Ack! This site is moving to tomhorsley.com since Comcast's efforts to improve their world's worst customer service ranking apparently include terminating web hosting for their existing customers.
I have called this principle, by which each slight variation, if useful, is preserved, by the term of Natural Selection.
I've just had a flash of insight that makes me feel like Darwin visiting Galapagos!
What is survival for open source? Getting customers to pay you for support. What kind of customers are willing to pay for support? Customers who can't trivially fix their own problems.
Now we know why nothing is ever documented. Now we know why everything must be thrown out and rewritten anytime it becomes likely that a google search might reveal the desired information. No matter how powerful google becomes, it can't find information that doesn't yet exist anywhere except in the minds of a few fanatical software developers (who tell themselves they are improving things, but who are really driven by the unseen evolutionary pressure to obfuscate).
And let's not even get into the linux kernel driver model being changed everytime anyone has a whim (and of course all these changes are throughly tested on the vast array of devices that use all these drivers - not). Just look at the glowing success of the recent complete rewrite of the video drivers. The 3 video cards the developers use work OK, not so much success for the other linux users with any of the 47,621,992 different model cards churned out over the years.
So, do I actually believe there is some mystic force acting on developers to encourage obfuscation? Not at all. The actual origins of "the force" can be explained much as Darwin explained "the force" of evolution:
Let's say you are a free software development house. You love software, you want people to use your software, so you not only make it highly functional, but you also include excellent documentation to encourage people to use it, and you test and review it extensively to make sure it is as bug free as possible and does the job promised in the documentation.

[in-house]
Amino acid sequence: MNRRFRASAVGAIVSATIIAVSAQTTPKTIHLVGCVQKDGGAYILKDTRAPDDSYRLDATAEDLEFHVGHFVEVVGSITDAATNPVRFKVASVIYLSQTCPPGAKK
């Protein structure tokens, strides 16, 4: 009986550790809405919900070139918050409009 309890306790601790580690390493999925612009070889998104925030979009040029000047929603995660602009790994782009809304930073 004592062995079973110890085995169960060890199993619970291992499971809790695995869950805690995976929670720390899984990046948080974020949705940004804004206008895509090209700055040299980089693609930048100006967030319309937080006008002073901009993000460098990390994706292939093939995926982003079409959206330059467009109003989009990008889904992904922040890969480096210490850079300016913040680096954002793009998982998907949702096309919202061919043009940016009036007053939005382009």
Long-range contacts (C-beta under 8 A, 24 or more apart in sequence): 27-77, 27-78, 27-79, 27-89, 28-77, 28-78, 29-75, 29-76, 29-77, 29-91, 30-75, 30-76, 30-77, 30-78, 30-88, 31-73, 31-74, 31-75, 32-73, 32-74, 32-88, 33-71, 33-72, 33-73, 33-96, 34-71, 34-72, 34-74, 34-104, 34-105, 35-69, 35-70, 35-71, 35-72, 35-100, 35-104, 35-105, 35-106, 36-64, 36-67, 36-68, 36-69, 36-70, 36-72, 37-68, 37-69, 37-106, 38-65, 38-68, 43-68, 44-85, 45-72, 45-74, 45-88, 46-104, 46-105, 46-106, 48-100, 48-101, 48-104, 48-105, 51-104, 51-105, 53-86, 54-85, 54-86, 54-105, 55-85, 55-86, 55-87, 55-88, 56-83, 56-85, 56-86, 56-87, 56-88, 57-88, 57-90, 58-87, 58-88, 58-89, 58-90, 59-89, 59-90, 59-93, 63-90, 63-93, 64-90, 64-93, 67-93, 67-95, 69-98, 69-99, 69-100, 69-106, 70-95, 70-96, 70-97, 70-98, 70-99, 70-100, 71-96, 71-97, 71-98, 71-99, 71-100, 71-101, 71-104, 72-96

If you are that software house, you ain't making any money :-). People download your free software, use it for free, it works, and they don't need any support from you. You can afford to do this if you are independently wealthy and you run the software company as a hobby, otherwise you are soon out of the software business.
On the other hand, let's say you are a different kind of software company. Your managers learn that hireing the sorts of folks who could make this kind of classic comment get them promoted, because their projects inevitably wind up signing up more customers for support contracts. (Don't even begin to think this is a unique comment. You can find similar ones across the open source universe, I merely include one specific example to prove I'm not making this stuff up :-).
Eventually you grow big enough to start sponsoring and hosting all sorts of wonderful new open source projects, all of which are naturally being developed primarily by the kinds of developers who made you a success.
See? No mysticism required, yet obfuscation and bugs is what gets you success as a business and infuses the corporate culture with the attitude that keeps it that way.
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